Rationale and objectives: The authors evaluated two Bayesian regression models for receiver operating characteristic (ROC) curve analysis of continuous diagnostic outcome data with covariates.
Materials and methods: Full and partial Bayesian regression models were applied to data from two studies (n = 180 and 100, respectively): (a) The diagnostic value of prostate-specific antigen (PSA) levels (outcome variable) for predicting disease after radical prostatectomy (gold standard) was evaluated for three risk groups (covariates) based on Gleason scores. (b) Spiral computed tomography was performed on patients with proved obstructing ureteral stones. The predictive value of stone size (outcome) was evaluated along with two treatment options (gold standard), as well as stone location (in or not in the ureterovesical junction [UVJ]) and patient age (covariates). Summary ROC measures were reported, and various prior distributions of the regression coefficients were investigated.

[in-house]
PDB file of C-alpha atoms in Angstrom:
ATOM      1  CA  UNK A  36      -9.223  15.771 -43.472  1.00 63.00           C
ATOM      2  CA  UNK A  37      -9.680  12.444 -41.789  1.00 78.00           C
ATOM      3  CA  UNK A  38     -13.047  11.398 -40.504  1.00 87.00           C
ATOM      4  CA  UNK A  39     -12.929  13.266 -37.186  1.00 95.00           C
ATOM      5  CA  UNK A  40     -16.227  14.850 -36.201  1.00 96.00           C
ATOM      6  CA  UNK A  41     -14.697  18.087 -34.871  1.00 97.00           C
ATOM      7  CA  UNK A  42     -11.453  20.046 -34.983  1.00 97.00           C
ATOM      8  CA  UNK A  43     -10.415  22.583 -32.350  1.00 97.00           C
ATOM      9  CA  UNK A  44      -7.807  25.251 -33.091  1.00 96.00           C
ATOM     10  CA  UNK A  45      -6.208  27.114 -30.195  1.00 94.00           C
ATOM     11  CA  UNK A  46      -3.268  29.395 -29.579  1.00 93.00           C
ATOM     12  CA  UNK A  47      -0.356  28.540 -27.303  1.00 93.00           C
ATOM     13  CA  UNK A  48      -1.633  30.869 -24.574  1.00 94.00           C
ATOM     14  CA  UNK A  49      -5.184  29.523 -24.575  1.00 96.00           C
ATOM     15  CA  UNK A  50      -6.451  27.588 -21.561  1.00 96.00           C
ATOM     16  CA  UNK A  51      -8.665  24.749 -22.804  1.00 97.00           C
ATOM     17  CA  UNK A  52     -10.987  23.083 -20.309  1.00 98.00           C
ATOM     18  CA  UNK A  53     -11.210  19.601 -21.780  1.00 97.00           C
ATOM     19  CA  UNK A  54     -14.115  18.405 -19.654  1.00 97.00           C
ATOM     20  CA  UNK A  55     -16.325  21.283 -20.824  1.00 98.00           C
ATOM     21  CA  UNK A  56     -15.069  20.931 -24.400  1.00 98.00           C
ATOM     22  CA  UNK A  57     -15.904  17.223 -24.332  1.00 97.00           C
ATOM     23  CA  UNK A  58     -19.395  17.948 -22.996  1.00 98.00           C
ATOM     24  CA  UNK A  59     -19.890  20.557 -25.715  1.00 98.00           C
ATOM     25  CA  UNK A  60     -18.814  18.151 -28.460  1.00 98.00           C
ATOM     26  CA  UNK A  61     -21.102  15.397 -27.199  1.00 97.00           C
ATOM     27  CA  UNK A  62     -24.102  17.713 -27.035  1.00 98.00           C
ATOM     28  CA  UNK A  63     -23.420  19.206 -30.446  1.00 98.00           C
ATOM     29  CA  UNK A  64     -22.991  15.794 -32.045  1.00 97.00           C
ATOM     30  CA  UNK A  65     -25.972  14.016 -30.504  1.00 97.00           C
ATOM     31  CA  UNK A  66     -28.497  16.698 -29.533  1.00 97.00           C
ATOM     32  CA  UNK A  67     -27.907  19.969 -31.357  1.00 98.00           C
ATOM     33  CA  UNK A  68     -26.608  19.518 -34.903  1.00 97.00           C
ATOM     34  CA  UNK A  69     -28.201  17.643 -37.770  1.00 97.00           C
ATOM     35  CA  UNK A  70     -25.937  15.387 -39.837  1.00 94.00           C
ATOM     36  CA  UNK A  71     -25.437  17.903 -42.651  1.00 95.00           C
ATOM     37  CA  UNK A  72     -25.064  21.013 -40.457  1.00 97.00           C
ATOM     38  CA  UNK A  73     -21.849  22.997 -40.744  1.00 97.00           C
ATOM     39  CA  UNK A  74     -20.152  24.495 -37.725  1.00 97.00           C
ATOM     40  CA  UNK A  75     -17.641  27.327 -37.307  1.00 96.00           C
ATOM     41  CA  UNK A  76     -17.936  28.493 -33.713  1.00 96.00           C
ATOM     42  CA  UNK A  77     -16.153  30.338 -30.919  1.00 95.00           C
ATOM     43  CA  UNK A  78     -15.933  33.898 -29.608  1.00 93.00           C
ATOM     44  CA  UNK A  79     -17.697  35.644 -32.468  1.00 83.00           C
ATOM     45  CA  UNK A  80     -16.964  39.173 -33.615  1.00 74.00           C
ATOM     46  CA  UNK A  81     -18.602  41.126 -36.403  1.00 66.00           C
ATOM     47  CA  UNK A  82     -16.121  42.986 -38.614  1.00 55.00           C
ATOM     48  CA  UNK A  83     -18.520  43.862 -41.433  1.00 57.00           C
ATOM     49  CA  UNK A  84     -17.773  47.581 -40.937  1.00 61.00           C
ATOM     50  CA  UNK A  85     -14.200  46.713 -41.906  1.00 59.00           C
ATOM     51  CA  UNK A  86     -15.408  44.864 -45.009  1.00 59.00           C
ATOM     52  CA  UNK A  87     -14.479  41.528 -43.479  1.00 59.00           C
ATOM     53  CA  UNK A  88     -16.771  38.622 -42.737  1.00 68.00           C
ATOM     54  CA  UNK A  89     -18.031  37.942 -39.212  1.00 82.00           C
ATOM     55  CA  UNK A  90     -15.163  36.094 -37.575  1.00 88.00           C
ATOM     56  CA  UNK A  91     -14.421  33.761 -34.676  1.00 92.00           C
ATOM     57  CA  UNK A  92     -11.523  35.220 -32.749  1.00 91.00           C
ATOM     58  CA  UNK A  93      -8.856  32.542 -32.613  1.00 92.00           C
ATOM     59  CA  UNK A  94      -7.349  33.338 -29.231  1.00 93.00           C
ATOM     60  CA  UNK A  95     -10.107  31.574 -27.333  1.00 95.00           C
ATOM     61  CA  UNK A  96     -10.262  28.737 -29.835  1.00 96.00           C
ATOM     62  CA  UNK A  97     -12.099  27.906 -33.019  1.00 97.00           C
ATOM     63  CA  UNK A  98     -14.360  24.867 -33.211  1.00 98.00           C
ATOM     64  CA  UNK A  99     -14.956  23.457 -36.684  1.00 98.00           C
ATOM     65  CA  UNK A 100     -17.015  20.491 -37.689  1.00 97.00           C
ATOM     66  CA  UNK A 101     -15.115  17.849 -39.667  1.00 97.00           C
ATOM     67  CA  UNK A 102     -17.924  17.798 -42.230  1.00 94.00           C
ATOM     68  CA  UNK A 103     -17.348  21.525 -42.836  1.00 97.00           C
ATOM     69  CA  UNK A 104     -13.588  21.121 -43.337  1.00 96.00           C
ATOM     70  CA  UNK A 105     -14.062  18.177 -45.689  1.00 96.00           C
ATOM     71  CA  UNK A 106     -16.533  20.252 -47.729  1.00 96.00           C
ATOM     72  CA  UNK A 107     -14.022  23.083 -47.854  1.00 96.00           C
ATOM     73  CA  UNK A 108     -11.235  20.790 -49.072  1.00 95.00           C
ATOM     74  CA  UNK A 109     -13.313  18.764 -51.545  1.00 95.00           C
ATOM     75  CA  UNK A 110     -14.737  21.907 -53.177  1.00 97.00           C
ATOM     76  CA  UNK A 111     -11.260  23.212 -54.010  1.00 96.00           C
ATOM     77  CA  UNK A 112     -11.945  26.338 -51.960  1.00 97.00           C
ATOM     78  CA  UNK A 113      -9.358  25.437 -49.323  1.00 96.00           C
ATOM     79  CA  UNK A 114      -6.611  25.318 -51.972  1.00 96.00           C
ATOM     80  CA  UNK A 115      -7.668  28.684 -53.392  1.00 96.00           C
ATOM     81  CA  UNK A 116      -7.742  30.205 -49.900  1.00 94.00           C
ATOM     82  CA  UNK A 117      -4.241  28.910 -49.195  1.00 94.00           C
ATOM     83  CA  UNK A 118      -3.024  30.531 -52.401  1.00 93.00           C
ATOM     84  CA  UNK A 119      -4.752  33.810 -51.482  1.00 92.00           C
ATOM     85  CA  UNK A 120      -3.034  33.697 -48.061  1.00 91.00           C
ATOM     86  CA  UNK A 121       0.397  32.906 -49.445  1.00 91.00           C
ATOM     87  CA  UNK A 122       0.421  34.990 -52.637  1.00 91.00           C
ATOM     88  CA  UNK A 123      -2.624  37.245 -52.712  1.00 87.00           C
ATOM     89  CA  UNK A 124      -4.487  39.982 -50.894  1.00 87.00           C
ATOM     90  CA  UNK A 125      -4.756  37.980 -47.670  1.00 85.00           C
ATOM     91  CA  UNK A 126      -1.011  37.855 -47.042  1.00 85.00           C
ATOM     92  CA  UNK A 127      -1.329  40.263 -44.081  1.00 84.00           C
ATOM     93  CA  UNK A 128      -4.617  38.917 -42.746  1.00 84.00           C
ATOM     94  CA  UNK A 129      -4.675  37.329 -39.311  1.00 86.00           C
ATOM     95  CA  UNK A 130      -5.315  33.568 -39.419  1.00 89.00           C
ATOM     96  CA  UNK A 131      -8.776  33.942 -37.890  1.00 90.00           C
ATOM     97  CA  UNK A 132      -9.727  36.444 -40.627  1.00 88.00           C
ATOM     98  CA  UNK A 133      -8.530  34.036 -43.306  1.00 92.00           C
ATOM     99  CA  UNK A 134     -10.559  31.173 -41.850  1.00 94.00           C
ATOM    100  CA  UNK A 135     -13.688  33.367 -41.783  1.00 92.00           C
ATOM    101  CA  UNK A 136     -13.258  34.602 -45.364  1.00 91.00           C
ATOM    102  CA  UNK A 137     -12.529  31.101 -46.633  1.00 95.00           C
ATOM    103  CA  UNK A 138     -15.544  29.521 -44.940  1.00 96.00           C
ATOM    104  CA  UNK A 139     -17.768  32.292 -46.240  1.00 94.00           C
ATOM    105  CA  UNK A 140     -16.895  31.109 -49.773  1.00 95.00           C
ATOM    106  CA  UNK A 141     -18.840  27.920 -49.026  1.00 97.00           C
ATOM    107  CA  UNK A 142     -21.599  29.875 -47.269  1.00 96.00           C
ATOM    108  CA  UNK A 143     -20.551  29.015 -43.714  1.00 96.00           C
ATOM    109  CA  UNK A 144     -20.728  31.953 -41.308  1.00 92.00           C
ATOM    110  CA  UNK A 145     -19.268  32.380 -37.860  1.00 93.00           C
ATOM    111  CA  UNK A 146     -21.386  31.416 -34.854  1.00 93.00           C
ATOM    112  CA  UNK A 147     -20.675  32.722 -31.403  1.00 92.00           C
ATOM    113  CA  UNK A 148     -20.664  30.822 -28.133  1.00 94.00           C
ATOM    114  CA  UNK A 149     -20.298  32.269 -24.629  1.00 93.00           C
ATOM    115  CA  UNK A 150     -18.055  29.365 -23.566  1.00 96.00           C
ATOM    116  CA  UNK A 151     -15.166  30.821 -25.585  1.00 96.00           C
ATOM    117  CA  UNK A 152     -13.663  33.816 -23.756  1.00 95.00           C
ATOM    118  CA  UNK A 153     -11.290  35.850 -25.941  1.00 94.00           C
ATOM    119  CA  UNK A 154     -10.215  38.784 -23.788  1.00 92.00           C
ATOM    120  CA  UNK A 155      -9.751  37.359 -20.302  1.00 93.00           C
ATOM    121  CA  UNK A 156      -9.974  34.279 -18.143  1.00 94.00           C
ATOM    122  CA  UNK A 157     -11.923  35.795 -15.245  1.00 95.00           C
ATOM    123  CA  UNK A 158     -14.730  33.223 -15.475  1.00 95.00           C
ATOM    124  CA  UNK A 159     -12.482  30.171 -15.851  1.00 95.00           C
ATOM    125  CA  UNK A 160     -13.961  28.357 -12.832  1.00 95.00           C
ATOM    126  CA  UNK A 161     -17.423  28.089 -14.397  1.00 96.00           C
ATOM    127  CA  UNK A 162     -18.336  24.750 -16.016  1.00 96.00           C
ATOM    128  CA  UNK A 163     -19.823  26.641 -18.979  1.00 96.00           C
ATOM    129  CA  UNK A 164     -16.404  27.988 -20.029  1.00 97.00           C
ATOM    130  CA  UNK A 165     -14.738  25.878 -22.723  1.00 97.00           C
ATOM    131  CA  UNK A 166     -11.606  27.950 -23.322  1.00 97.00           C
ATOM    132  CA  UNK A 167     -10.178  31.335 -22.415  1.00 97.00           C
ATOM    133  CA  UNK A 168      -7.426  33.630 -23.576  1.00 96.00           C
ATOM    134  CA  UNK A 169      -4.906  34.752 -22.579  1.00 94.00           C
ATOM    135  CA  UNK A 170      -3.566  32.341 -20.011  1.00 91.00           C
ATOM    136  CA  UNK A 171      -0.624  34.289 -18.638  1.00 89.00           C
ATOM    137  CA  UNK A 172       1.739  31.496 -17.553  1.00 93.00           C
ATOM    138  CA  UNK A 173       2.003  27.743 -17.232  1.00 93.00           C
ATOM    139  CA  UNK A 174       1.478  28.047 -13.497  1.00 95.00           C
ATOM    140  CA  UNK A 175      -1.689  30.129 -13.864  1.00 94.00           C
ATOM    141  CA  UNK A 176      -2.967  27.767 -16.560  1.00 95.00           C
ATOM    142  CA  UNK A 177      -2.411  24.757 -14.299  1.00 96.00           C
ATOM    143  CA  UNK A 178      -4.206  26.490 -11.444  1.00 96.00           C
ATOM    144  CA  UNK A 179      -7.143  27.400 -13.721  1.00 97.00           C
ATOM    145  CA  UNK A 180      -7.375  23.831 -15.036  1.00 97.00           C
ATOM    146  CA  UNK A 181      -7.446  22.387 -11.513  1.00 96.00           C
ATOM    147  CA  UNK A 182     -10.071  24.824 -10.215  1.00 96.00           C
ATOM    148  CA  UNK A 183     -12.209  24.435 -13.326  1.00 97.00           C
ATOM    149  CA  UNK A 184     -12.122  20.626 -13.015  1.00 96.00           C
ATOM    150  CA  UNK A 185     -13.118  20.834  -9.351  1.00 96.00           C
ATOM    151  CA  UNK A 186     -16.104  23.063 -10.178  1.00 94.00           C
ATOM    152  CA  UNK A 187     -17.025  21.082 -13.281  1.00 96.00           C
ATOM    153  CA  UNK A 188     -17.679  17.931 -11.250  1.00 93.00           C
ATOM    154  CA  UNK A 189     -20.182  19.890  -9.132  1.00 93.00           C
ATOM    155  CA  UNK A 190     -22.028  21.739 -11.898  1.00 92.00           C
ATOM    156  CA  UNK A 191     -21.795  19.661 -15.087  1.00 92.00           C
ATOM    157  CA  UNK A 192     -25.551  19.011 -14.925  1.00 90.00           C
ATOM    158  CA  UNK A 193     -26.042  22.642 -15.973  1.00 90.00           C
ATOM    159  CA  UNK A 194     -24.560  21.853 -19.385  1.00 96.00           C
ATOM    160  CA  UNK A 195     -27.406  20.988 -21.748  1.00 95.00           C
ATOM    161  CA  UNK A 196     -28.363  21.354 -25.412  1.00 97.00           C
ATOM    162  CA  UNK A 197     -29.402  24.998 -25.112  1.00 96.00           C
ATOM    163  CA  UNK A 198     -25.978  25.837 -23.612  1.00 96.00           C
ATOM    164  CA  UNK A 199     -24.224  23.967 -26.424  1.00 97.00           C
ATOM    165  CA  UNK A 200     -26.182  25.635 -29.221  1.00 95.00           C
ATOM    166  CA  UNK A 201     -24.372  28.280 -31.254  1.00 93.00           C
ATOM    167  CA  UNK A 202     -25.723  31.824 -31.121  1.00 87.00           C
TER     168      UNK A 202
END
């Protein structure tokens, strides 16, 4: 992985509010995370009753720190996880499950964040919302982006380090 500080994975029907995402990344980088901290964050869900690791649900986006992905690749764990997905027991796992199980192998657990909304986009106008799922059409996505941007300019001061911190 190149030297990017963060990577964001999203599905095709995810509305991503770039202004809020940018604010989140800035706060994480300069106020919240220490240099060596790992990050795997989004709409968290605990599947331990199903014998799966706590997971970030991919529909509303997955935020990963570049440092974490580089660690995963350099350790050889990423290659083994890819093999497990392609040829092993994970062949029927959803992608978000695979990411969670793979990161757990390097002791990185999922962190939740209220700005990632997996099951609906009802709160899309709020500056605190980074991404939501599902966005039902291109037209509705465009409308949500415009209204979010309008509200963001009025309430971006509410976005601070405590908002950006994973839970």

Results: (a) In the PSA example, the ROC areas under the full model were 0.667, 0.769, and 0.703, respectively, for the low-, intermediate-, and high-risk groups. Under the partial model, the area beneath the ROC curve was 0.706. (b) The ROC areas for patients with ureteral stones in the UVJ decreased dramatically with age but otherwise were close to that under the partial model (ie, 0.774). The prior distribution had greater influence in the second example.
Conclusion: The diagnostic tests were accurate in both examples. PSA levels were most accurate for staging prostate cancer among intermediate-risk patients. Stone size was predictive of treatment option for all patients other than those 40 years or older and with a stone in the UVJ.